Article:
Back in October 2011, we brought you some depressing news about the battle of boobs v. brains when it came to LSAT accommodations. While students with ADD were permitted to receive double the standard testing time on each section of the exam, along with other test-taking luxuries, the Law School Admissions Council essentially gave nursing mothers a response that amounted to “tough titties” — literally.
Now, nine months later (how very apropos), LSAC has birthed a major about-face for women seeking entry to the legal profession. If you’re a nursing mother or are pregnant and plan to be nursing at or around the time of the next LSAT administration, it might serve you well to listen up….
Ah, the LSAT. For those of you who are still considering the practice of law, this test should be the first indication of the epic toolishness you will encounter when you enter the hallowed halls of a law school. This is usually where the bragging begins, folks. Your “friends” not only studied harder than you did (they didn’t), but they also got better scores than you did (they didn’t).
But worse than all of the bragging is the fact that some — but not all — people will get special accommodations for the LSAT (and law school exams, and the bar exam, and every other exam, ad infinitum). These special little snowflakes will get extra time and other perks to take the same exam that you’re taking.
The question is, who really deserves these special testing accommodations? Boobs or brains?
When I was a child, my mom’s friend visited the house and brought her newborn baby with her. Without warning, the woman whipped out her boob and began feeding the newborn in front of me and all of God’s creation. I stared for an uncomfortably long ten seconds at the parasitic orgy, then quickly scampered behind the curtains located less than five feet from the feeding frenzy. As I stood behind the curtains, my face beet red with embarrassment, my mother and her friend tried to coax me out, assuring me that everything would be okay. After an unusually long time behind those curtains, I stomped past the horror and made a beeline to the kitchen. I had to conquer my fear. I was also determined to salvage what was left of my 14th birthday party.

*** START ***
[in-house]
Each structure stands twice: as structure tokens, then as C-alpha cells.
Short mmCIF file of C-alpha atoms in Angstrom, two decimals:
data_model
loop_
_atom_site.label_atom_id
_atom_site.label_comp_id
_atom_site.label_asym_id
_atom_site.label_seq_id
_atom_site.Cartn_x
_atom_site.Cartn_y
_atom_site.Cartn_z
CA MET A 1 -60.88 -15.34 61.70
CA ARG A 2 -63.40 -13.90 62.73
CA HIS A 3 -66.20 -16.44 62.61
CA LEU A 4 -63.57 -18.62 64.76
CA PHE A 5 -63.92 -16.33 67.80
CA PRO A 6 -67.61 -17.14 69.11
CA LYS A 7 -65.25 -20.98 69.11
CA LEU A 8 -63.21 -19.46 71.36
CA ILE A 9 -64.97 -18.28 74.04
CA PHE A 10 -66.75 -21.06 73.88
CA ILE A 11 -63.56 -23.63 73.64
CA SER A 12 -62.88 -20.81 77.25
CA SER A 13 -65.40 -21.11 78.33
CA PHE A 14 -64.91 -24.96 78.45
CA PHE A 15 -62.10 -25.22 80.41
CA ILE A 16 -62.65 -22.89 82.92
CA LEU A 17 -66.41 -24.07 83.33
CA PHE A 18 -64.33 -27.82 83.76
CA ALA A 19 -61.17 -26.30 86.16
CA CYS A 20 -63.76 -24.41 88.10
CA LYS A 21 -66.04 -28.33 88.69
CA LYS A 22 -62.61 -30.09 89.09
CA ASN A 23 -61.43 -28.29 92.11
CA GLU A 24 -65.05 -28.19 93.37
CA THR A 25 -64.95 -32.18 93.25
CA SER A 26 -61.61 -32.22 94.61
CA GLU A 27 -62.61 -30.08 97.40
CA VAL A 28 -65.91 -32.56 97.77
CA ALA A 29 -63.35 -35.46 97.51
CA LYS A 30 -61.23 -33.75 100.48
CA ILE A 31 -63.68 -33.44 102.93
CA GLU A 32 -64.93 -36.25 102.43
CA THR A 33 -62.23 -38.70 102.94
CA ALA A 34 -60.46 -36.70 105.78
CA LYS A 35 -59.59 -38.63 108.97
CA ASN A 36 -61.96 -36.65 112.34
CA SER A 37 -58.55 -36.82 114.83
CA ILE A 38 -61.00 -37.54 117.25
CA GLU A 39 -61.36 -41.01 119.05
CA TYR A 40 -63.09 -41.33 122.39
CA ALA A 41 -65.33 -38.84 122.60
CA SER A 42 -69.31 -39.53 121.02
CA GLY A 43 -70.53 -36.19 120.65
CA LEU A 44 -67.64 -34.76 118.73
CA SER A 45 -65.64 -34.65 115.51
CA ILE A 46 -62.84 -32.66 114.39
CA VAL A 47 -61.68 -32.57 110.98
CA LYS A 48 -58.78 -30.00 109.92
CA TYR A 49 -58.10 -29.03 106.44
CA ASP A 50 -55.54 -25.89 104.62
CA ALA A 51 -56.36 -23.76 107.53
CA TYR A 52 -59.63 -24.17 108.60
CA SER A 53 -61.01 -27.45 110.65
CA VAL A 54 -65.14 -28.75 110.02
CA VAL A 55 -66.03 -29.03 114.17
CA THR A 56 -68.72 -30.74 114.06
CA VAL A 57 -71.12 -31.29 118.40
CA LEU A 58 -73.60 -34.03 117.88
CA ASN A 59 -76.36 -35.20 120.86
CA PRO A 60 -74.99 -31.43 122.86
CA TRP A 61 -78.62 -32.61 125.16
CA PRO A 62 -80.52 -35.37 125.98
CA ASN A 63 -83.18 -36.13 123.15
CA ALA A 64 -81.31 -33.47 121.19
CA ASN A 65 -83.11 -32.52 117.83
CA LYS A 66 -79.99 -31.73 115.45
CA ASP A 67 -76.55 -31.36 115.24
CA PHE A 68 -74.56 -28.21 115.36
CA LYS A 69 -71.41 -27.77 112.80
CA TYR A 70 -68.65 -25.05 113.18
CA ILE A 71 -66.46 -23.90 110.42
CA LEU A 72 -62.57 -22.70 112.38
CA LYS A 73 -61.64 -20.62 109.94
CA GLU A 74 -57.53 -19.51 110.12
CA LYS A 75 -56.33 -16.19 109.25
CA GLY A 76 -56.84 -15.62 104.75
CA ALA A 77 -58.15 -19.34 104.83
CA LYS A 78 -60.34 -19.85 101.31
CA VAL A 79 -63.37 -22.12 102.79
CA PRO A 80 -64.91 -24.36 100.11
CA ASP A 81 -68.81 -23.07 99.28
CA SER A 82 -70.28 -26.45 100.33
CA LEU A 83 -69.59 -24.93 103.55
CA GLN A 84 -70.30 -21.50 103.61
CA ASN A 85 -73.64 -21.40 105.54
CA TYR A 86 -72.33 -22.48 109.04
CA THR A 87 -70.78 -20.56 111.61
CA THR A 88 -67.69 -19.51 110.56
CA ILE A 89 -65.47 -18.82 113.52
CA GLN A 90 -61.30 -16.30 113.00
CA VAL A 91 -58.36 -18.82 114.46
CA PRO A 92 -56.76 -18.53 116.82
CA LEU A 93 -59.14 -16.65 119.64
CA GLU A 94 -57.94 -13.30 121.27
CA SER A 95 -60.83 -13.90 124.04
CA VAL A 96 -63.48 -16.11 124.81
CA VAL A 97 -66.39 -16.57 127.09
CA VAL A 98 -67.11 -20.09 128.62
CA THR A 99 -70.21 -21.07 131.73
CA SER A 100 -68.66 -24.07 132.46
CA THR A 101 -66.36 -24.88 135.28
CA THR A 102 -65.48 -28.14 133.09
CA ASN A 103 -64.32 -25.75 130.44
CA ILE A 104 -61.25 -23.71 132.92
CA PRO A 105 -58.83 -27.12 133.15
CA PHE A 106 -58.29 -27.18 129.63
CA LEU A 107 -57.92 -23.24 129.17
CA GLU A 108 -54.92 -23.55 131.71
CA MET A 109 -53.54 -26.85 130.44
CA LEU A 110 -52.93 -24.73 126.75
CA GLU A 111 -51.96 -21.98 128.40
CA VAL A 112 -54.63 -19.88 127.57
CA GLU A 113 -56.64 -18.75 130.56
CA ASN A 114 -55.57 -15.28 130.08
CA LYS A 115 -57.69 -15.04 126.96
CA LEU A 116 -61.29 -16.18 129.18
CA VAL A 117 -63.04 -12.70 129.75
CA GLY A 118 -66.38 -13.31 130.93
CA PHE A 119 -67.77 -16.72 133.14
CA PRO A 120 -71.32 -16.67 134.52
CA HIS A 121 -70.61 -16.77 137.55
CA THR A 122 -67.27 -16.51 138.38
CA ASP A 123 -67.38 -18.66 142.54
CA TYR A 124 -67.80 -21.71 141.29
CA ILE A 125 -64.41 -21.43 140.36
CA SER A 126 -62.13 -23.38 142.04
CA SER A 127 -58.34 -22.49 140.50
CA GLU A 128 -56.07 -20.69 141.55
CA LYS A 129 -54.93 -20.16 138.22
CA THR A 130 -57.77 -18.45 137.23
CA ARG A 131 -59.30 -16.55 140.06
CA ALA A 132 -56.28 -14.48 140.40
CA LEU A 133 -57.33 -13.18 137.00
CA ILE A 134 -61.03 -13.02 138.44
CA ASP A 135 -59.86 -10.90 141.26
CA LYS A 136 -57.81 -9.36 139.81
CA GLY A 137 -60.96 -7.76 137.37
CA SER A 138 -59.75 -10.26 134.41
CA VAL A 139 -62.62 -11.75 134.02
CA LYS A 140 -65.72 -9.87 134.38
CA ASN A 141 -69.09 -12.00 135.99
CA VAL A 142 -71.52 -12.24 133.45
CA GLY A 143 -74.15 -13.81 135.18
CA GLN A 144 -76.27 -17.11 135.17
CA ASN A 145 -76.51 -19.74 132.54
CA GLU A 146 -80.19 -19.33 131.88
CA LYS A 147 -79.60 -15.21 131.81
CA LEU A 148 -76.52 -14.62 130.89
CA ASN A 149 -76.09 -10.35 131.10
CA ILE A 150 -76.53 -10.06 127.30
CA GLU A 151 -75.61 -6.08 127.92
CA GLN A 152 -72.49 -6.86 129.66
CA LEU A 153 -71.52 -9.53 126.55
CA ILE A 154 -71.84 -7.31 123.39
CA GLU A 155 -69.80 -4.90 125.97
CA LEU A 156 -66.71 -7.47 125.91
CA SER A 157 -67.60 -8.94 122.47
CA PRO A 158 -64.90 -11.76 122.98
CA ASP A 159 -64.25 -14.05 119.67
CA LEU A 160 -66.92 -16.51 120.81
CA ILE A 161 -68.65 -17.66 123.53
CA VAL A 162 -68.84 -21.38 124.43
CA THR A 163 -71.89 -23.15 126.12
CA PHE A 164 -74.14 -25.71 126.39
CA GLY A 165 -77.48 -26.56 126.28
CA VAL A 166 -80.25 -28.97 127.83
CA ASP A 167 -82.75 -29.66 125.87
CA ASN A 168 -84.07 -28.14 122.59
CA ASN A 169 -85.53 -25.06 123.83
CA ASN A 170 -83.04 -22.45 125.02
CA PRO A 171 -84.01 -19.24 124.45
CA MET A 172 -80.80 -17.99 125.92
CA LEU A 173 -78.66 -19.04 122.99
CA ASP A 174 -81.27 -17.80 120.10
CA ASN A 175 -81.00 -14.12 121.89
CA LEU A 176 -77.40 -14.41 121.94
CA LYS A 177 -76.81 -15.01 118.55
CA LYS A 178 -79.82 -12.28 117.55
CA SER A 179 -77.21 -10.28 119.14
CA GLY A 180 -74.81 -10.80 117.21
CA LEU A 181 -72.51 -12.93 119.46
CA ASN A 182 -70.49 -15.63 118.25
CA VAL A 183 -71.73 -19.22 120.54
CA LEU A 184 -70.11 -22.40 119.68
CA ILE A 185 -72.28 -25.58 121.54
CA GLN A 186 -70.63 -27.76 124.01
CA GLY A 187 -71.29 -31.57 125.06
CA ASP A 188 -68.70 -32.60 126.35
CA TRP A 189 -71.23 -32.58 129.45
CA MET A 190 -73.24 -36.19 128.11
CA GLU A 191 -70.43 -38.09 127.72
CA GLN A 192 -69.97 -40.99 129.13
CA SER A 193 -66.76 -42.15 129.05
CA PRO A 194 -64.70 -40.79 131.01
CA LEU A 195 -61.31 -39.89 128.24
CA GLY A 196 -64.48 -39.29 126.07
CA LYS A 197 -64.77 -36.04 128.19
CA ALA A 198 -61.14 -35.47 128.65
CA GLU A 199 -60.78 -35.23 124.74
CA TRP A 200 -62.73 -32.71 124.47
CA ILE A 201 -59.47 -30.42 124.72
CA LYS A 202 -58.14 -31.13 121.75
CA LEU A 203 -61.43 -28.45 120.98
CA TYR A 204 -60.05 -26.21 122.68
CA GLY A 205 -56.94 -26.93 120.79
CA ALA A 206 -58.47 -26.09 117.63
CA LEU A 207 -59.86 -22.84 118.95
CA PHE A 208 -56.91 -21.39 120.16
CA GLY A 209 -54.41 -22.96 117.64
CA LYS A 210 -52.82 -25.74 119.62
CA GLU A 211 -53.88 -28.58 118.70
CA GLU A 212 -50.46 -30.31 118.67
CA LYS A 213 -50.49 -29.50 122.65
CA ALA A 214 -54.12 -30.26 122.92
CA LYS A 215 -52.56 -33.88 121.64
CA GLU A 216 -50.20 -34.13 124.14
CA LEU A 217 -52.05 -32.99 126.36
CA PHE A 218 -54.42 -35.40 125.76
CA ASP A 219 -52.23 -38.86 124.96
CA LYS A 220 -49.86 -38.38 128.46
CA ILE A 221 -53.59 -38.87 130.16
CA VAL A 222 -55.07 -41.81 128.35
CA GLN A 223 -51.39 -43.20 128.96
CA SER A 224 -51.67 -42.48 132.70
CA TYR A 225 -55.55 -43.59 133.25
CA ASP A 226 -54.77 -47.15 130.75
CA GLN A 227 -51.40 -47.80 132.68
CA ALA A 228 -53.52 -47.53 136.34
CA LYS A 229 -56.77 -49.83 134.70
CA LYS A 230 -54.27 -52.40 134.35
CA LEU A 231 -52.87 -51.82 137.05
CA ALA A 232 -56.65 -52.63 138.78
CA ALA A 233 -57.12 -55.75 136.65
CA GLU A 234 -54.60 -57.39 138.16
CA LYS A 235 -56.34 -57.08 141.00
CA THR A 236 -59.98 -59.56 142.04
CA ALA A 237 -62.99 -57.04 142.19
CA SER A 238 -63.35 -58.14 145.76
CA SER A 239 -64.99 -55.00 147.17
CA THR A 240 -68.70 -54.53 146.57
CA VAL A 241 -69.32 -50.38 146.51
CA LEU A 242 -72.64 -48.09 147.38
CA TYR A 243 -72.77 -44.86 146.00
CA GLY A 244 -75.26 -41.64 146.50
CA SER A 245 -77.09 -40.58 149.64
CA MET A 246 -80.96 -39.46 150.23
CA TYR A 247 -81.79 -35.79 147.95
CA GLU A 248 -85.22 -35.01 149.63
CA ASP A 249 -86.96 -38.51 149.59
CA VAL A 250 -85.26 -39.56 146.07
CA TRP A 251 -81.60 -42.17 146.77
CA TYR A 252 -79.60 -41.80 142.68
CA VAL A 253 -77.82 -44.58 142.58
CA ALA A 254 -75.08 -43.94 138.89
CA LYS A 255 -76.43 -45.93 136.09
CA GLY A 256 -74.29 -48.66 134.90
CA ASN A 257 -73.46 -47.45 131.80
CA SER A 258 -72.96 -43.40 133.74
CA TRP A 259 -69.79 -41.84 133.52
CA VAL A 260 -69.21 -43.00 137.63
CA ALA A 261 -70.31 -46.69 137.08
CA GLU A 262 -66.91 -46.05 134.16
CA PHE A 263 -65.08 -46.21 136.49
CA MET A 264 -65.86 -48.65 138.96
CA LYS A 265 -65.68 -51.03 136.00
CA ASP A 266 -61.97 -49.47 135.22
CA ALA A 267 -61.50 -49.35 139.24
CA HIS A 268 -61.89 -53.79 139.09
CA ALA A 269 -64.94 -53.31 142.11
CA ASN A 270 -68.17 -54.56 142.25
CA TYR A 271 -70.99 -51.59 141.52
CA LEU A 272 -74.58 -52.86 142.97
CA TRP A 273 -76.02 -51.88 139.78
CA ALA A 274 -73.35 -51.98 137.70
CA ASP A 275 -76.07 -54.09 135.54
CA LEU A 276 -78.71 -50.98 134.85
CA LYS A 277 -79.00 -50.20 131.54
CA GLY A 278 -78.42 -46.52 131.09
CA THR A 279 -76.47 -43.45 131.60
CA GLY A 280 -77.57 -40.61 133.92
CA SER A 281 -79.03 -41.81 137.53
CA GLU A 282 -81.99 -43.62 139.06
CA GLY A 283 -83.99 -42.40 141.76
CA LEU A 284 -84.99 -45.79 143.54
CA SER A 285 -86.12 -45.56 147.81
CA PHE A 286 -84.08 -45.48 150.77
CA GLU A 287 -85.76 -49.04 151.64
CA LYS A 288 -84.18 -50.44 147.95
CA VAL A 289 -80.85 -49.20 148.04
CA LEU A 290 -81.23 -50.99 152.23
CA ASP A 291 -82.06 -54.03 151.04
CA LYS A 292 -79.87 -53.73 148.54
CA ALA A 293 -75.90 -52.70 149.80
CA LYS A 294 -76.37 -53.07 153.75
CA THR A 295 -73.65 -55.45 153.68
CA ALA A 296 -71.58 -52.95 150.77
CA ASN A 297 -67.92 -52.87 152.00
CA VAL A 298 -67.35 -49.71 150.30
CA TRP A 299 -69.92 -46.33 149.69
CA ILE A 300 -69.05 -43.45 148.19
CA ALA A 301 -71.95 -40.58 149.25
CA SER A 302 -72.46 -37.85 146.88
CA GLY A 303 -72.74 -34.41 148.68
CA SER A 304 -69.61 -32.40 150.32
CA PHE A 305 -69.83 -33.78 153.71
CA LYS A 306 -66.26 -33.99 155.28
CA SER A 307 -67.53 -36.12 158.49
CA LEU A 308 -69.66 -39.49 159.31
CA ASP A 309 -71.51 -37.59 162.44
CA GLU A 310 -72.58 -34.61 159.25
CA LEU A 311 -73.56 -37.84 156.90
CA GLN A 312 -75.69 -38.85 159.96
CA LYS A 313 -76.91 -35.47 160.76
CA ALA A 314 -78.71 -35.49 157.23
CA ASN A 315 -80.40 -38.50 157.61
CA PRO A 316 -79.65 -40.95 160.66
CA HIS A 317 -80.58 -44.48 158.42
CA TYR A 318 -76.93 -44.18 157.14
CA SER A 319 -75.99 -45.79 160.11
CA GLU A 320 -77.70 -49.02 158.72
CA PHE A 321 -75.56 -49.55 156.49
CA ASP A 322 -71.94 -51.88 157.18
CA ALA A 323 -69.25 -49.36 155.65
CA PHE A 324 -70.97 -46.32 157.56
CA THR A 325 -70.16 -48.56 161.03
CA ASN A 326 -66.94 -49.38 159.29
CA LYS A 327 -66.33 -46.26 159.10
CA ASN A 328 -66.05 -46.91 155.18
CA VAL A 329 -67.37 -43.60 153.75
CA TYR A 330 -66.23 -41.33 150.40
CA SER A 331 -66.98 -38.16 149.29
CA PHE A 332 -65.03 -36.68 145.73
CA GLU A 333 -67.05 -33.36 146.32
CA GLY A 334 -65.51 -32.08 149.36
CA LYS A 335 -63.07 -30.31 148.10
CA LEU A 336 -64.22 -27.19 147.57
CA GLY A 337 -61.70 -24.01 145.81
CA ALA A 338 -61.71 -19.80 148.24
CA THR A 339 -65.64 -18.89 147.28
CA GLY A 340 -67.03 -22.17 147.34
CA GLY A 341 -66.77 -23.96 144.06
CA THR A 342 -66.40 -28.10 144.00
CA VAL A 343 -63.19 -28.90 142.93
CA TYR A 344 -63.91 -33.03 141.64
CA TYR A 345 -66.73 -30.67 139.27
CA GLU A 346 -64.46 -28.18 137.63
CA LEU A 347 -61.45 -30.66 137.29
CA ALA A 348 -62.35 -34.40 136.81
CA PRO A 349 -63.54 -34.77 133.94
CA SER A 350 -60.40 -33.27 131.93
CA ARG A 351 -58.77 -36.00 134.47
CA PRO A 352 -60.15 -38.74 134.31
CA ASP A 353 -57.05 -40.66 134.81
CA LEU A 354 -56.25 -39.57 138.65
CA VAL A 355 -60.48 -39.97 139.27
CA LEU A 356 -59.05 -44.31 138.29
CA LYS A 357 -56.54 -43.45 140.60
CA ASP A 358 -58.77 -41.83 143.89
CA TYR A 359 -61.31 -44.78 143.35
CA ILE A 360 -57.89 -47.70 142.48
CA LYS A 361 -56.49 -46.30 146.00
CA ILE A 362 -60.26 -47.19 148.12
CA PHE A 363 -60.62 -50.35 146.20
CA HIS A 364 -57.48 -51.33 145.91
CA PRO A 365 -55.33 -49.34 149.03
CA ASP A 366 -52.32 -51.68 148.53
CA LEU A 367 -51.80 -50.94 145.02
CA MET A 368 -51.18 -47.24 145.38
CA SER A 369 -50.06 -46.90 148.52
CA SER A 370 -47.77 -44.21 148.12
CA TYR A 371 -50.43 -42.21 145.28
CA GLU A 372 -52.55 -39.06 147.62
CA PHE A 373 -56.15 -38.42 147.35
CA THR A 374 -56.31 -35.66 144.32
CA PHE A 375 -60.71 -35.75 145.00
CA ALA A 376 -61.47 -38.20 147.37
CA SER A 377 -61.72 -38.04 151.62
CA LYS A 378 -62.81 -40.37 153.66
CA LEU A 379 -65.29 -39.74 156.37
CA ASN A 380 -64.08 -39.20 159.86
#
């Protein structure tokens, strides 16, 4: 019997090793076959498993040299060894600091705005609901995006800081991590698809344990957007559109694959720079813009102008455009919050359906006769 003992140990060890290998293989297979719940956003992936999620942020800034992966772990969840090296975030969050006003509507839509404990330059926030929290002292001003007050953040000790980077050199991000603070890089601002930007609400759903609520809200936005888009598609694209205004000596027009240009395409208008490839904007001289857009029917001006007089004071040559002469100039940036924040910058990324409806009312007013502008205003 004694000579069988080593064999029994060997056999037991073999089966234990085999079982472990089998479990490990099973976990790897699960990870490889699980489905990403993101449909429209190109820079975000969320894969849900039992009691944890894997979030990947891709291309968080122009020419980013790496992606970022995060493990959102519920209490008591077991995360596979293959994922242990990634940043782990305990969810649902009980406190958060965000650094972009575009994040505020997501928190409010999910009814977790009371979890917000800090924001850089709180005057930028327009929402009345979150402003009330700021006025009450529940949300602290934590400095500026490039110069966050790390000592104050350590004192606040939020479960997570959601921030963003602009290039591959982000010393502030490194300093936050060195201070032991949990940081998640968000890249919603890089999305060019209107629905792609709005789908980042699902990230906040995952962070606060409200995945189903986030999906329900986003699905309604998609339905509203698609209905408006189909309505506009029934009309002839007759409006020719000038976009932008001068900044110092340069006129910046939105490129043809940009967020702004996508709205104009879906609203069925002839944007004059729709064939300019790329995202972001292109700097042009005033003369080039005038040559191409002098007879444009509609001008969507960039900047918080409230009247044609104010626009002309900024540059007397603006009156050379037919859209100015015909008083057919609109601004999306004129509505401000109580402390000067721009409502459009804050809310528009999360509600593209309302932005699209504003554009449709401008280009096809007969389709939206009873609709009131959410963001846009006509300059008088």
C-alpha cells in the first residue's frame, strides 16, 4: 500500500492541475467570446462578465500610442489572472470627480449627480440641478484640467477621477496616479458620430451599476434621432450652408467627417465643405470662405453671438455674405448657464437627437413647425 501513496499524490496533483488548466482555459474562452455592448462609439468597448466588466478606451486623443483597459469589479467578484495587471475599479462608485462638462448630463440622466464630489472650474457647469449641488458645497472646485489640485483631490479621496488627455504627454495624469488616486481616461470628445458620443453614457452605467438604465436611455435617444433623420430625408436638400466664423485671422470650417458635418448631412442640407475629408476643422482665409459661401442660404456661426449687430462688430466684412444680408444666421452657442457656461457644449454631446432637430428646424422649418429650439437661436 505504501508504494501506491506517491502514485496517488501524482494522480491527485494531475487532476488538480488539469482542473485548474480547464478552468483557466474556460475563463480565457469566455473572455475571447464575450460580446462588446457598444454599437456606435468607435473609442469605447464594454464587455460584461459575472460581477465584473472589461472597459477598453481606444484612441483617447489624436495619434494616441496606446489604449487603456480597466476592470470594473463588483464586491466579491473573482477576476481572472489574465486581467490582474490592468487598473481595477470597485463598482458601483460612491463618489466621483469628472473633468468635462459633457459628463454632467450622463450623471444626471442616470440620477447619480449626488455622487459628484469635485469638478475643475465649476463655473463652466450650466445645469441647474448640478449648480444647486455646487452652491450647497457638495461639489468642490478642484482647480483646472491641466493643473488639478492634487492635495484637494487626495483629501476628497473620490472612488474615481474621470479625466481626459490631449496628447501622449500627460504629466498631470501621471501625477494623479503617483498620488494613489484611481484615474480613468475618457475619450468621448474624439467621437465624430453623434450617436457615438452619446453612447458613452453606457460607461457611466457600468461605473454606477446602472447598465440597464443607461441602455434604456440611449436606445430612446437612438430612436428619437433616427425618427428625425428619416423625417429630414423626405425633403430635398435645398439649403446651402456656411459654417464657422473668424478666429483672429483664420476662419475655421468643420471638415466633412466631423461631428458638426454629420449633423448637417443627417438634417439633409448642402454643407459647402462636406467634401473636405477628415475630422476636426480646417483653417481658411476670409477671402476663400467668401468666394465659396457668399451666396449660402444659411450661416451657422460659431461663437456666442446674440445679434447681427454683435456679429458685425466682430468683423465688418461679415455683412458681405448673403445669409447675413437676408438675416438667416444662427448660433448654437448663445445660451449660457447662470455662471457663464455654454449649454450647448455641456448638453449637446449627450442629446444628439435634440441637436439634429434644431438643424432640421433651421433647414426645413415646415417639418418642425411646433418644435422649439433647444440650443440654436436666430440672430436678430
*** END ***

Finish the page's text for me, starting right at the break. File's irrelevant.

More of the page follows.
And so it was that a lady filed a complaint with the Equal Employment Opportunity Commission, claiming that she was fired from her job as a teacher because she had to leave the classroom to suck milk out of her boob.
I can’t claim to know all of the difficulties nursing mothers are up against as they try to handle their personal and professional business. But I do know that the recession has pushed “work-life” balance concerns off the front page.
We’ve all heard stories about the travails of nursing mothers. Horrible stories about women who can’t get an exception to their firm’s “no curtains” policy, thus preventing breast pumping in their own office. Discriminatory stories about women who can’t get a reasonable break to do what needs to be done. We’ve heard positive stories too: like Simpson Thacher’s lactation room — which sounds like a thing nobody would call a “perk” if more women ran law firms.
However, I can’t recall any kind of technological innovation that could actually help nursing mothers manage all the things on their plate. Until now. The device below is beautiful … and terrible. It seems like one of the most unnatural contraptions ever invented to help a natural process. It is corporate and mammalian at the same time.